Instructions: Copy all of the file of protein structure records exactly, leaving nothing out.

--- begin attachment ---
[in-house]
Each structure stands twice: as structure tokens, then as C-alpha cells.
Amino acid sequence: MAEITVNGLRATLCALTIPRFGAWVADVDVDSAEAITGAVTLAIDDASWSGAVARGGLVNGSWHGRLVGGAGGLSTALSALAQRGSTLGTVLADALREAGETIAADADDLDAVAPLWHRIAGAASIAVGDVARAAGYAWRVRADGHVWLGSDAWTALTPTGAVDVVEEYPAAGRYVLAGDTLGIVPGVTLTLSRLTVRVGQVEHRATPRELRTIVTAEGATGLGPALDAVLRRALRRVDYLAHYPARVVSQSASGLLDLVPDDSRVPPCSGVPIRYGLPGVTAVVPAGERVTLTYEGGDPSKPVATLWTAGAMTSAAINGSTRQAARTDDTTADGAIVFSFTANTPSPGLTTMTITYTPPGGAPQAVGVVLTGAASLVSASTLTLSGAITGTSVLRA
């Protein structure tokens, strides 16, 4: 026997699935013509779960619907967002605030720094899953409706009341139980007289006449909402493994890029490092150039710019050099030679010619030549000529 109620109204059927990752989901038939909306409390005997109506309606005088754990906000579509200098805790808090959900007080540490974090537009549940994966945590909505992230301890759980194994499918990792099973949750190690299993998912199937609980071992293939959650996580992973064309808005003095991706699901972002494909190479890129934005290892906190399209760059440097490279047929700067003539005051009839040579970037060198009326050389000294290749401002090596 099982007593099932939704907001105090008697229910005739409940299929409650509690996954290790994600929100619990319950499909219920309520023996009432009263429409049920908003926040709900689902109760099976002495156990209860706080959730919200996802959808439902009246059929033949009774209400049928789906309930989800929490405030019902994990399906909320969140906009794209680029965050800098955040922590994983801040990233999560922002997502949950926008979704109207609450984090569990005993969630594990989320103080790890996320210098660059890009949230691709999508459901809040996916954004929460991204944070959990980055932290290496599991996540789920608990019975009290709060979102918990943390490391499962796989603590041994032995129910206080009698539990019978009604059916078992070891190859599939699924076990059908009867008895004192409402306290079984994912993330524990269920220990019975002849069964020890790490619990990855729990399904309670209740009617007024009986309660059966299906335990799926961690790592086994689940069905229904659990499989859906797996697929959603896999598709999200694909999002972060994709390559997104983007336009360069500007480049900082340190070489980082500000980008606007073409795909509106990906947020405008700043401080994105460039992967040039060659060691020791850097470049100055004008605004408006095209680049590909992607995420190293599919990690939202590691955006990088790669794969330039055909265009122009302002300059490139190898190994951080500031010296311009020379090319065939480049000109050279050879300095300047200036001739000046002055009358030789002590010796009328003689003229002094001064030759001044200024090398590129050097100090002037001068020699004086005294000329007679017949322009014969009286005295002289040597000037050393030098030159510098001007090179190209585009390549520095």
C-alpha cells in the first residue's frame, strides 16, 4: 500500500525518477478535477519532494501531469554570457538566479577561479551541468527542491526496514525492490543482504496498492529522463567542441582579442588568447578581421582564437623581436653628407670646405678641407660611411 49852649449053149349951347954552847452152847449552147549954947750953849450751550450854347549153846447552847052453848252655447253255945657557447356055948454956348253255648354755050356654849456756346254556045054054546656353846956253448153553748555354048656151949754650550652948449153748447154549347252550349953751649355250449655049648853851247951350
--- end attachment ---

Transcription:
[in-house]
Each structure stands twice: as structure tokens, then as C-alpha cells.
Amino acid sequence: MAEITVNGLRATLCALTIPRFGAWVADVDVDSAEAITGAVTLAIDDASWSGAVARGGLVNGSWHGRLVGGAGGLSTALSALAQRGSTLGTVLADALREAGETIAADADDLDAVAPLWHRIAGAASIAVGDVARAAGYAWRVRADGHVWLGSDAWTALTPTGAVDVVEEYPAAGRYVLAGDTLGIVPGVTLTLSRLTVRVGQVEHRATPRELRTIVTAEGATGLGPALDAVLRRALRRVDYLAHYPARVVSQSASGLLDLVPDDSRVPPCSGVPIRYGLPGVTAVVPAGERVTLTYEGGDPSKPVATLWTAGAMTSAAINGSTRQAARTDDTTADGAIVFSFTANTPSPGLTTMTITYTPPGGAPQAVGVVLTGAASLVSASTLTLSGAITGTSVLRA
């Protein structure tokens, strides 16, 4: 026997699935013509779960619907967002605030720094899953409706009341139980007289006449909402493994890029490092150039710019050099030679010619030549000529 109620109204059927990752989901038939909306409390005997109506309606005088754990906000579509200098805790808090959900007080540490974090537009549940994966945590909505992230301890759980194994499918990792099973949750190690299993998912199937609980071992293939959650996580992973064309808005003095991706699901972002494909190479890129934005290892906190399209760059440097490279047929700067003539005051009839040579970037060198009326050389000294290749401002090596 099982007593099932939704907001105090008697229910005739409940299929409650509690996954290790994600929100619990319950499909219920309520023996009432009263429409049920908003926040709900689902109760099976002495156990209860706080959730919200996802959808439902009246059929033949009774209400049928789906309930989800929490405030019902994990399906909320969140906009794209680029965050800098955040922590994983801040990233999560922002997502949950926008979704109207609450984090569990005993969630594990989320103080790890996320210098660059890009949230691709999508459901809040996916954004929460991204944070959990980055932290290496599991996540789920608990019975009290709060979102918990943390490391499962796989603590041994032995129910206080009698539990019978009604059916078992070891190859599939699924076990059908009867008895004192409402306290079984994912993330524990269920220990019975002849069964020890790490619990990855729990399904309670209740009617007024009986309660059966299906335990799926961690790592086994689940069905229904659990499989859906797996697929959603896999598709999200694909999002972060994709390559997104983007336009360069500007480049900082340190070489980082500000980008606007073409795909509106990906947020405008700043401080994105460039992967040039060659060691020791850097470049100055004008605004408006095209680049590909992607995420190293599919990690939202590691955006990088790669794969330039055909265009122009302002300059490139190898190994951080500031010296311009020379090319065939480049000109050279050879300095300047200036001739000046002055009358030789002590010796009328003689003229002094001064030759001044200024090398590129050097100090002037001068020699004086005294000329007679017949322009014969009286005295002289040597000037050393030098030159510098001007090179190209585009390549520095």
C-alpha cells in the first residue's frame, strides 16, 4: 500500500525518477478535477519532494501531469554570457538566479577561479551541468527542491526496514525492490543482504496498492529522463567542441582579442588568447578581421582564437623581436653628407670646405678641407660611411 49852649449053149349951347954552847452152847449552147549954947750953849450751550450854347549153846447552847052453848252655447253255945657557447356055948454956348253255648354755050356654849456756346254556045054054546656353846956253448153553748555354048656151949754650550652948449153748447154549347252550349953751649355250449655049648853851247951350